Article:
My Homage to Monet’s Rouen Cathedral Series
“When anxious, uneasy, and bad thoughts come, I go to the sea, and the sea drowns them out with its great wide sounds, cleanses me with its noise, and imposes a rhythm upon everything in me that is bewildered and confused.” – Rainer Maria Rilke
On my morning bicycle rides, I head west to the beach, along the Ballona Creek bike path, and then turn south along the shoreline to Lifeguard Station 56. It’s five miles from our house. When I reach Lifeguard Station 56, I stop, open my mobile phone camera, and snap a shot or two of the station with the ocean backdrop. The view is never the same, and often it’s all about the sky. This is my set turn-back point. It’s a great spot because the atmosphere is always peaceful, and is situated under the busy LAX plane’s takeoff path.
Art history contains several examples of artists painting the same scene multiple times. One of the most famous cases is Claude Monet’s series of paintings of the Rouen Cathedral. Monet was an Impressionist painter who focused on capturing the precise light conditions at a given moment. His 26 paintings of the same building at various times of the day and in different seasons give each painting its unique flavor. It allowed him to make subtle changes in lighting and color, creating a unique visual experience with each one. It’s a reminder of how powerful repetition can be in honing one’s craft and creating masterpieces.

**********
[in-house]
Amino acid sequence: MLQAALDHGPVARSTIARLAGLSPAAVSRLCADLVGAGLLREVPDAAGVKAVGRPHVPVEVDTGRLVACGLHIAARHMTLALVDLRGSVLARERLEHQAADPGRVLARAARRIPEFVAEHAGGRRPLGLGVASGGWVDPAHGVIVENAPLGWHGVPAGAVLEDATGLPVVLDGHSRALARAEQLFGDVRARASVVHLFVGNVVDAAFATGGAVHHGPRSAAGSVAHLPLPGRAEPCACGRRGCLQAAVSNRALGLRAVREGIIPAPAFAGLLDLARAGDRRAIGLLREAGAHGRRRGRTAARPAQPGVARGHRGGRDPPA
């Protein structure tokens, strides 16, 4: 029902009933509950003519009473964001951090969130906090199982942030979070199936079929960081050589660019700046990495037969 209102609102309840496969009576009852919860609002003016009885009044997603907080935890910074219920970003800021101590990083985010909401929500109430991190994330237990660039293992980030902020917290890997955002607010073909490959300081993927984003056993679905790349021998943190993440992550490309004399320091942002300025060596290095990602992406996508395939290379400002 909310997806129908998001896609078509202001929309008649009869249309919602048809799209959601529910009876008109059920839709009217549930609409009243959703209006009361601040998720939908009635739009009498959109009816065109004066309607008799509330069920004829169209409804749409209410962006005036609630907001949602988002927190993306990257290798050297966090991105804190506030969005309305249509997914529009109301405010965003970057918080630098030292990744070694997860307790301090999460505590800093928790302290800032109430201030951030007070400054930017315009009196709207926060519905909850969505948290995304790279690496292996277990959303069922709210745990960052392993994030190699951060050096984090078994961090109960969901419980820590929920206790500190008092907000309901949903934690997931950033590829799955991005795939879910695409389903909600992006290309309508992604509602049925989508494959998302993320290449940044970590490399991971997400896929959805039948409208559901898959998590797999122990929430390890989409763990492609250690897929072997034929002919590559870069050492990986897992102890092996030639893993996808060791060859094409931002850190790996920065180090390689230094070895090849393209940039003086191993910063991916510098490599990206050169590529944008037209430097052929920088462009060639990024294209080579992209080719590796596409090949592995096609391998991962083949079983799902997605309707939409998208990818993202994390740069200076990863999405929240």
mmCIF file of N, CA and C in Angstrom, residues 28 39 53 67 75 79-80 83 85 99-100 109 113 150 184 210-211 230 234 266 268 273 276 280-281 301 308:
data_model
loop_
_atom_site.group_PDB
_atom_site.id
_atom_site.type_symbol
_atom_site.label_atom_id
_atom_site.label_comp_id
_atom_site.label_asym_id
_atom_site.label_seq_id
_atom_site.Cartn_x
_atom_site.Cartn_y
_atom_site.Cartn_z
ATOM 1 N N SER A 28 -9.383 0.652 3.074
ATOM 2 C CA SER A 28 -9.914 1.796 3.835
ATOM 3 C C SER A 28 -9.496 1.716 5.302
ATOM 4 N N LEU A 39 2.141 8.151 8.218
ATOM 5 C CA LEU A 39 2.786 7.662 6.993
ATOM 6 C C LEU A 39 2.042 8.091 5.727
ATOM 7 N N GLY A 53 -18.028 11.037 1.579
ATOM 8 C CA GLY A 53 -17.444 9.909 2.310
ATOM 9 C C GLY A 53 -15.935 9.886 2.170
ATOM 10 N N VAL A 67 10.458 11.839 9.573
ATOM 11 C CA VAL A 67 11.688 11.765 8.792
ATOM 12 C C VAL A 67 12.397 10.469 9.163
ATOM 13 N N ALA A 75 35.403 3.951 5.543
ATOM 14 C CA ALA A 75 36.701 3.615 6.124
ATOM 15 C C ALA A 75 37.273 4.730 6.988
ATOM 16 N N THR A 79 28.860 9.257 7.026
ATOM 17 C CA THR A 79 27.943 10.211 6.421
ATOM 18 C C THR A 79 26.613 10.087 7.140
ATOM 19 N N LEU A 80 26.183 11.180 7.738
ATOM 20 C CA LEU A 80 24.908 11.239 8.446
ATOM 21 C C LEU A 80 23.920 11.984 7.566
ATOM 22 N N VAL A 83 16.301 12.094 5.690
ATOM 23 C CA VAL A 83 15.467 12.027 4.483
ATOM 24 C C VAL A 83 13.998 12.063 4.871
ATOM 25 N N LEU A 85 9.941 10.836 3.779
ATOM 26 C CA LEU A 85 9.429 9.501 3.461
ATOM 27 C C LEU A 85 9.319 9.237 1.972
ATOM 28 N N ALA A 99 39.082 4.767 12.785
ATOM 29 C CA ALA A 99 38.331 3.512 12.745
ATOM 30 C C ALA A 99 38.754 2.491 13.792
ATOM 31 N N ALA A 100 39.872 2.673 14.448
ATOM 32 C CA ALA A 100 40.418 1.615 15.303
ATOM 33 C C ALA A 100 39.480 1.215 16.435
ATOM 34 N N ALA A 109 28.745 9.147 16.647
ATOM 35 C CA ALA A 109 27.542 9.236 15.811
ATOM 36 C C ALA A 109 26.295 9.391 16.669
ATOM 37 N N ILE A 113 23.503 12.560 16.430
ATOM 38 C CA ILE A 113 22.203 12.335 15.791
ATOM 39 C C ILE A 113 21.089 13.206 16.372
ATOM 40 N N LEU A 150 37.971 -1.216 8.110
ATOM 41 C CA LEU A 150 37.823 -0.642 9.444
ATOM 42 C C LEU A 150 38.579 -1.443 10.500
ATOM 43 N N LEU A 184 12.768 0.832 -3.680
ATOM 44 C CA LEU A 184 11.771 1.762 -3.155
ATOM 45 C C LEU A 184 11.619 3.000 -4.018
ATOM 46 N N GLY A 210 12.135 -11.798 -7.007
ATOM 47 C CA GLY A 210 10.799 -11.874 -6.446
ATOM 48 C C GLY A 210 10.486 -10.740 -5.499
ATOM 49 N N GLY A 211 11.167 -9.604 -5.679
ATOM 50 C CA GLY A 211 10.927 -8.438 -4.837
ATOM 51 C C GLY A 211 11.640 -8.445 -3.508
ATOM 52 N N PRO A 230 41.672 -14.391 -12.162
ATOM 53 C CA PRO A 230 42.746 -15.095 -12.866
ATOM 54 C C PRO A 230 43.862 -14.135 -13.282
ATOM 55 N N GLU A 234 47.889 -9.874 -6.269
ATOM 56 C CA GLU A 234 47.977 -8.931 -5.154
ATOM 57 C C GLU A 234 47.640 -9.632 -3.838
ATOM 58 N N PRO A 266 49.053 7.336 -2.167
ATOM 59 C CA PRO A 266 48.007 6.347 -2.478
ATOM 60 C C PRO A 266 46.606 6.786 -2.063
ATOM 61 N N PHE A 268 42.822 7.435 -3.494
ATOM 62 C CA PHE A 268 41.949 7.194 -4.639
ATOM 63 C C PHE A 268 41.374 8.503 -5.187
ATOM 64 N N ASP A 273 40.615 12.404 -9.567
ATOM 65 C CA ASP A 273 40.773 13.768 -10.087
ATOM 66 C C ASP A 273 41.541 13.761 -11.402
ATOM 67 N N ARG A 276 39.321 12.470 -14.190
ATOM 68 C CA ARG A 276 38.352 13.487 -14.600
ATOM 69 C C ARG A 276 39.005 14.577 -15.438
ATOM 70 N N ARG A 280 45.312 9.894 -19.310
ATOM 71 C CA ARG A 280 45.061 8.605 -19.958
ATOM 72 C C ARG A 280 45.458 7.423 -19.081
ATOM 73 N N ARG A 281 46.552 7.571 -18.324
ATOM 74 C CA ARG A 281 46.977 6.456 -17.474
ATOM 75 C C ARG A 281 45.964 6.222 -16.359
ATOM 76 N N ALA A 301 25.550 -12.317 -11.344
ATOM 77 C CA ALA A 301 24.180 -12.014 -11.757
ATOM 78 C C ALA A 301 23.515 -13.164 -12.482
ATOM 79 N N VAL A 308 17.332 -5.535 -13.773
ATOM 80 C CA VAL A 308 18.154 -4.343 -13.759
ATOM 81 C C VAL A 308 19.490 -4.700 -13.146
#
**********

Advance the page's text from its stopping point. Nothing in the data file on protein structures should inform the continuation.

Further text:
The photograph series of Lifeguard Station 56 is my humble attempt to investigate Monet’s approach. By capturing the scenery at various times of the day and across several seasons, each photograph has its distinct character.